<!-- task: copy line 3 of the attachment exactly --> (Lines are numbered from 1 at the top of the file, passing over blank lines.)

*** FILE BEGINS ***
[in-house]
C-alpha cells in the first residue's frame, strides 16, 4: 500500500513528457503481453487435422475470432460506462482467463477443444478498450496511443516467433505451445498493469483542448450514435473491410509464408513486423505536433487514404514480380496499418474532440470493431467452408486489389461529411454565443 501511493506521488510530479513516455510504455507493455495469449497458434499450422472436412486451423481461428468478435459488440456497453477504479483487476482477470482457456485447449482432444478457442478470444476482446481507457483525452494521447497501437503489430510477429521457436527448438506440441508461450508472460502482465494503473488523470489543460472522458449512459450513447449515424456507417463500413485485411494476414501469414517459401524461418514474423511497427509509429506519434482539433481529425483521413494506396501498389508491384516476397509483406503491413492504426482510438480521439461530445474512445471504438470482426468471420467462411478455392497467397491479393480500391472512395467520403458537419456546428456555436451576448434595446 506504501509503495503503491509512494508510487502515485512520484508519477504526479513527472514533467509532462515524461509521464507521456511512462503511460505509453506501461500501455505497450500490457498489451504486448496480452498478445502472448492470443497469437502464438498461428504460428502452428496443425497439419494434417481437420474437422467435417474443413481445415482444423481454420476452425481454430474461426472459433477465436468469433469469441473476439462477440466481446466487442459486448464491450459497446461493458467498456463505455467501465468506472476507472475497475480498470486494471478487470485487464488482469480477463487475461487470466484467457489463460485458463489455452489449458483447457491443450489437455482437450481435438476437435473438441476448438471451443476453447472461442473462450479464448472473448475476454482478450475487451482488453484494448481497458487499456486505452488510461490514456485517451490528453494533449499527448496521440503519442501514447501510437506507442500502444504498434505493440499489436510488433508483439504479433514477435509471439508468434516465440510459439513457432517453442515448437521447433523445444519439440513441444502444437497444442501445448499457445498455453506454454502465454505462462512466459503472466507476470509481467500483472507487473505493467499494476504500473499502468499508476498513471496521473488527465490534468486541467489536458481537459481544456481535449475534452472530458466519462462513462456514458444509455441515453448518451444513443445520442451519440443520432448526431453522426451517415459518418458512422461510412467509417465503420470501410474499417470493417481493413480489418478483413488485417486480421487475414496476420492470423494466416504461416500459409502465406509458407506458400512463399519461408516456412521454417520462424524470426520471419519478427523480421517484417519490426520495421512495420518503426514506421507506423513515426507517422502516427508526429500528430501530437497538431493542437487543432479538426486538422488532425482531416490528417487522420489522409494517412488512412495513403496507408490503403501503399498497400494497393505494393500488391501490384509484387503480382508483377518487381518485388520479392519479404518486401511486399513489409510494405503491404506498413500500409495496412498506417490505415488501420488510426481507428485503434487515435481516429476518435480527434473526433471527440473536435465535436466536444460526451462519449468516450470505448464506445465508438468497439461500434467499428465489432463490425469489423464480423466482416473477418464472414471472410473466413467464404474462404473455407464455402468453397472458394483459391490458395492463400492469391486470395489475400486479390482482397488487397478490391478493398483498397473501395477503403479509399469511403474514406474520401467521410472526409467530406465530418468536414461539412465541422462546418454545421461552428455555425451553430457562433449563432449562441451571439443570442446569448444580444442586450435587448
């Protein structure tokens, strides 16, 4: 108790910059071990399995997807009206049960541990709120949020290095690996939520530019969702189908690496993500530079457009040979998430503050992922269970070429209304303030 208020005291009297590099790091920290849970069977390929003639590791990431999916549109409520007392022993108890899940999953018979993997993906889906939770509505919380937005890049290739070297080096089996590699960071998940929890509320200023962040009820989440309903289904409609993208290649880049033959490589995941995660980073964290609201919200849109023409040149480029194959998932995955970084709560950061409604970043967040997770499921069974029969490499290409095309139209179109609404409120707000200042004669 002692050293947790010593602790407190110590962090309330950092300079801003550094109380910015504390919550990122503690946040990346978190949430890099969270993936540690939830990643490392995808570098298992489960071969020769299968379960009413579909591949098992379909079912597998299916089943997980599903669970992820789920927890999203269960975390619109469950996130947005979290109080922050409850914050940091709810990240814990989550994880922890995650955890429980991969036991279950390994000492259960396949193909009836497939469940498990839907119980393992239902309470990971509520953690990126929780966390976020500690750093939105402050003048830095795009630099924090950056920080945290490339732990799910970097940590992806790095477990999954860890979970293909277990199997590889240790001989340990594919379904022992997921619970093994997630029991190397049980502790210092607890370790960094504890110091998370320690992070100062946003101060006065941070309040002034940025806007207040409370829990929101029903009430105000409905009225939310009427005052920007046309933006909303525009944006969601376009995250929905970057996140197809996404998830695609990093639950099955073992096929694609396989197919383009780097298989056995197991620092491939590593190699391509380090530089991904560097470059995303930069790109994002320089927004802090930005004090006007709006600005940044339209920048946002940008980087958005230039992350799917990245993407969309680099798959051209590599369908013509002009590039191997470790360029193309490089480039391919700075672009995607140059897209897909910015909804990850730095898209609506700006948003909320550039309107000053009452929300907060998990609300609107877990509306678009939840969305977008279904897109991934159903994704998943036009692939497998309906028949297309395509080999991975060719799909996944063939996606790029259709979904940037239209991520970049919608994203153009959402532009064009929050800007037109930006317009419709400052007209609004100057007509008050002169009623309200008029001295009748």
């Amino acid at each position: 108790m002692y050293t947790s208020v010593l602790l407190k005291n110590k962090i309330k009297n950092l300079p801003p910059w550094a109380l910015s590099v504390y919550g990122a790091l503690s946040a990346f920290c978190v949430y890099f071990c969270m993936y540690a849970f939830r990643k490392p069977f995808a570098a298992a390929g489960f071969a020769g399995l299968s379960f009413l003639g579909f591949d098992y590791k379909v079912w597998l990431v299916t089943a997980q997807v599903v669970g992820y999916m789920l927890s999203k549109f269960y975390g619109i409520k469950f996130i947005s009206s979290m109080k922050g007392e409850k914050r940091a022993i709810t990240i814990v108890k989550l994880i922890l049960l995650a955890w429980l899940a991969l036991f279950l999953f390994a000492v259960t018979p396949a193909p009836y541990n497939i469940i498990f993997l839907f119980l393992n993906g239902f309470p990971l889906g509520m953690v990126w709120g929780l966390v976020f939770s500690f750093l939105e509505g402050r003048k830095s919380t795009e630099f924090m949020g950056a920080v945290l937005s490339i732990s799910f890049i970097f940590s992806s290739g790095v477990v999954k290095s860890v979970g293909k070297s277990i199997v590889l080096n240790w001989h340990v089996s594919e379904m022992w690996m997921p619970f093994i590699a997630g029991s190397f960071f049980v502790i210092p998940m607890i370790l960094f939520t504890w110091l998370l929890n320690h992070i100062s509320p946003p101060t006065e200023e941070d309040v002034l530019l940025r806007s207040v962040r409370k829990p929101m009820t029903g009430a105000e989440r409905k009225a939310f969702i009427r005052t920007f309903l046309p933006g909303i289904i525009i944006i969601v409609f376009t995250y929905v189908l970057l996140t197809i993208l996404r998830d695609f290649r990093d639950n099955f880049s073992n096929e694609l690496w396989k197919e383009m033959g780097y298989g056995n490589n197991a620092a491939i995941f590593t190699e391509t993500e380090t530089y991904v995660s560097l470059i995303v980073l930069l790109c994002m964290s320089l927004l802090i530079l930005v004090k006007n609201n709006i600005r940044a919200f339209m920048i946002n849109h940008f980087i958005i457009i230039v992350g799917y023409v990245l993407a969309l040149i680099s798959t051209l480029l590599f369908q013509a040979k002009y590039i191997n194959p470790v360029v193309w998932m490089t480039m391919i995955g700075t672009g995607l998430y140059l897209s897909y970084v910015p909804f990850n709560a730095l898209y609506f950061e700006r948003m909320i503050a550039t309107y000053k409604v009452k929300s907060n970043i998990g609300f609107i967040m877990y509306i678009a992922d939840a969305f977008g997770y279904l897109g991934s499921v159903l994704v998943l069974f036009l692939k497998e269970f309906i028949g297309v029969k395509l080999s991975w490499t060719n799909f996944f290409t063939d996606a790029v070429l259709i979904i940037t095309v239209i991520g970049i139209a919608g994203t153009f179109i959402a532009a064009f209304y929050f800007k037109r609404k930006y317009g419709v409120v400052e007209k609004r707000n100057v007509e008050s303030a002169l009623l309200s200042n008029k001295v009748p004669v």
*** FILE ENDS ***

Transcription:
């Protein structure tokens, strides 16, 4: 108790910059071990399995997807009206049960541990709120949020290095690996939520530019969702189908690496993500530079457009040979998430503050992922269970070429209304303030 208020005291009297590099790091920290849970069977390929003639590791990431999916549109409520007392022993108890899940999953018979993997993906889906939770509505919380937005890049290739070297080096089996590699960071998940929890509320200023962040009820989440309903289904409609993208290649880049033959490589995941995660980073964290609201919200849109023409040149480029194959998932995955970084709560950061409604970043967040997770499921069974029969490499290409095309139209179109609404409120707000200042004669 002692050293947790010593602790407190110590962090309330950092300079801003550094109380910015504390919550990122503690946040990346978190949430890099969270993936540690939830990643490392995808570098298992489960071969020769299968379960009413579909591949098992379909079912597998299916089943997980599903669970992820789920927890999203269960975390619109469950996130947005979290109080922050409850914050940091709810990240814990989550994880922890995650955890429980991969036991279950390994000492259960396949193909009836497939469940498990839907119980393992239902309470990971509520953690990126929780966390976020500690750093939105402050003048830095795009630099924090950056920080945290490339732990799910970097940590992806790095477990999954860890979970293909277990199997590889240790001989340990594919379904022992997921619970093994997630029991190397049980502790210092607890370790960094504890110091998370320690992070100062946003101060006065941070309040002034940025806007207040409370829990929101029903009430105000409905009225939310009427005052920007046309933006909303525009944006969601376009995250929905970057996140197809996404998830695609990093639950099955073992096929694609396989197919383009780097298989056995197991620092491939590593190699391509380090530089991904560097470059995303930069790109994002320089927004802090930005004090006007709006600005940044339209920048946002940008980087958005230039992350799917990245993407969309680099798959051209590599369908013509002009590039191997470790360029193309490089480039391919700075672009995607140059897209897909910015909804990850730095898209609506700006948003909320550039309107000053009452929300907060998990609300609107877990509306678009939840969305977008279904897109991934159903994704998943036009692939497998309906028949297309395509080999991975060719799909996944063939996606790029259709979904940037239209991520970049919608994203153009959402532009064009929050800007037109930006317009419709400052007209609004100057007509008050002169009623309200008029001295009748």